This course is an Honours Class and therefore in principle only available to students of the Honours College. There are a few places available for regular students.
Death is life’s great mystery. It touches the lives of everyone and has triggered people’s imagination since ancient times. Every major religion and philosophical school has sought to explain death and every culture has its own ways of dealing with it. Death is relevant to every branch of science, from biology to literature studies to sociology, and obviously, to medicine.
Average life expectancy and median age at death have steadily increased over the past century. In many parts of the world, people are healthier and can be productive for longer than ever before in history. The increase of longevity has large consequences on individual and societal level. It creates opportunities, but also new problems and challenges. On the other hand, many people still die at a young age because of diseases, accidents, warfare and crime. Despite our longer life spans, we all die and with our longer lives the relevance of death and dying seems to have only increased. At the same time, because the average age of death has increased, dying and death seem to have become less present in our daily lives.
Death may be scary, but can also be longed for, as we have seen in recent political debates. Some people want to die and request medical assistance, not because of intolerable suffering or disease, but because they feel that their life is fully lived. Furthermore, 800.000 people worldwide commit suicide each year, not always in response to a mental or physical disease. One could argue that the modern urge to control one’s life also addresses the moment of dying, Or, as the European Court of Human Rights has considered: every one has the right to decide by what means and at what point his or her life will end, provided he or she is capable of freely reaching a decision on this question and acting in consequence. This raises the question who is responsible for the avoidance but also for the effectuation of dying. All in all, the topic of death merits attention.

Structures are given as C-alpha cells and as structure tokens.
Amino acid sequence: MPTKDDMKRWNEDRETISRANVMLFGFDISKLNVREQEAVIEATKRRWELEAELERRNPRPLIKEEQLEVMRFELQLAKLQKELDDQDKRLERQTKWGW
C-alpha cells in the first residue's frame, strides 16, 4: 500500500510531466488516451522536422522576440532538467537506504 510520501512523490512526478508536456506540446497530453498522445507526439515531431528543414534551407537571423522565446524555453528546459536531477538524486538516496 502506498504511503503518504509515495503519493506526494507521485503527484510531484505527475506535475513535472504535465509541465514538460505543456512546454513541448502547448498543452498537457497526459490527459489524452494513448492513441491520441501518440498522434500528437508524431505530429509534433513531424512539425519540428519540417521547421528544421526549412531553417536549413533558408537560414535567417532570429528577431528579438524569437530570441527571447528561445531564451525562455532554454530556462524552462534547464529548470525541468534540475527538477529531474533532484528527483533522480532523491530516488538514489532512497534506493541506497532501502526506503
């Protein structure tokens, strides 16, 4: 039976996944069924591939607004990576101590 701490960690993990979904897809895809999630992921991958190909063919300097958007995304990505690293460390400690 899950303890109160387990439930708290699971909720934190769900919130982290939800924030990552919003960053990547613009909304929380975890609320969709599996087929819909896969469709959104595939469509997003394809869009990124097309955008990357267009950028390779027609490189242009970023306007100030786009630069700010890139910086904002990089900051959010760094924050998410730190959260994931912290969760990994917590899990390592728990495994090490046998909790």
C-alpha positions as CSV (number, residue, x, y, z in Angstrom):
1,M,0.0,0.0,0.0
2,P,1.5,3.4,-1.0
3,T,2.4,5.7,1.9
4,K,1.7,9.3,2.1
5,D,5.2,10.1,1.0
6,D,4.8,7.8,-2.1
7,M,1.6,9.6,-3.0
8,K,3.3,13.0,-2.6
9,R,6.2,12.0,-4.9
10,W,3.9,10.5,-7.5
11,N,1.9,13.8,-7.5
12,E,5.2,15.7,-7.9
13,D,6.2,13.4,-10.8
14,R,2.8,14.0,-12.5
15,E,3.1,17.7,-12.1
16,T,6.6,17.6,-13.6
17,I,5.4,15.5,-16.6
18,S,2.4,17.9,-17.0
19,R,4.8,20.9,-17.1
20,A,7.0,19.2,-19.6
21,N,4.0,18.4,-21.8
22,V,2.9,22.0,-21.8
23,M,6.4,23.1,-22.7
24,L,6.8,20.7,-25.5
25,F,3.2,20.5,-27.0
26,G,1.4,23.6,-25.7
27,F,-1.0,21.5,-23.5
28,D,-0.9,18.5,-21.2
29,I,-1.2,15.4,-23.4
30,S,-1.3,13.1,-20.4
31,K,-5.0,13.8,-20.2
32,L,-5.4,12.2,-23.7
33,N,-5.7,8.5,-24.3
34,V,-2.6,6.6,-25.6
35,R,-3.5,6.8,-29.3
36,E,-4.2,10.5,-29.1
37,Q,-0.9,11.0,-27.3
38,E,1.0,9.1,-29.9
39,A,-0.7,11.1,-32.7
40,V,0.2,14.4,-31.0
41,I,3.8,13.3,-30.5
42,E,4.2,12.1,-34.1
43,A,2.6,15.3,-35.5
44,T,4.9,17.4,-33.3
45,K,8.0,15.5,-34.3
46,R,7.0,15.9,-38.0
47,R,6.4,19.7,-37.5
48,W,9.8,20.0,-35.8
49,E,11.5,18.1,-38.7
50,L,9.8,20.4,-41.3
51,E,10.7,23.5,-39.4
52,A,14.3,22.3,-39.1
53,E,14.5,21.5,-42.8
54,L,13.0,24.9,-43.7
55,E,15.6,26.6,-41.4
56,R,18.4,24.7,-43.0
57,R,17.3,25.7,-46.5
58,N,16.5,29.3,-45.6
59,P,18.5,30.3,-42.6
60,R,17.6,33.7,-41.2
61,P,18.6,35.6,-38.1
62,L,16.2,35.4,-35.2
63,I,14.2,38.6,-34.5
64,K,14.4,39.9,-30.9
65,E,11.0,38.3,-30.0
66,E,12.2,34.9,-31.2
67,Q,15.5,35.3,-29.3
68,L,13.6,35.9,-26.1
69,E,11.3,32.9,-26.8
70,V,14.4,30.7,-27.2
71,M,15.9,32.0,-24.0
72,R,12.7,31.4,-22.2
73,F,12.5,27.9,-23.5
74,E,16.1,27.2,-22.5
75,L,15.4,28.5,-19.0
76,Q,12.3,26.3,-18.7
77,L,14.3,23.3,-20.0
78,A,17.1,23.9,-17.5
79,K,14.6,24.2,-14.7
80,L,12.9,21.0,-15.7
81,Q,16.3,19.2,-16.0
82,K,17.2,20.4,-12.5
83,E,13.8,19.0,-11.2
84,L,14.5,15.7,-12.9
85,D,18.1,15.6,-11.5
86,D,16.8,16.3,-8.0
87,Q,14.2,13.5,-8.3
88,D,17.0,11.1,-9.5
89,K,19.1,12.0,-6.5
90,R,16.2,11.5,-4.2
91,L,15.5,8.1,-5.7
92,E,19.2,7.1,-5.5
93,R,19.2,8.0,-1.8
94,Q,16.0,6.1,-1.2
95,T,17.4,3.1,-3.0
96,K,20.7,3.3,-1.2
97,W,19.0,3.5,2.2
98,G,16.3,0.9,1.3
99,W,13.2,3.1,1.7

In this summer school we will explore the theme of death and dying from different perspectives. The topics include:
- the mechanisms and evolutionary purpose of cell death in the biology of multicellular organisms
- the demographics, causes and the psychological and social consequences of increased longevity
- medical and non-medical decision making at the end of life
- self-determination and ethical, legal and medical dimensions of people’s wishes concerning their future
- the sociology and psychology of suicidal behavior
- philosophical perspectives on death and dying
- Quality of life and quality of death in the final stages of life
Upon successful completion of this course, students will:
- Have a basic understanding of the biological mechanisms and evolutionary purpose of death.
- Have a basic understanding of various historical and philosophical perspectives on death and dying.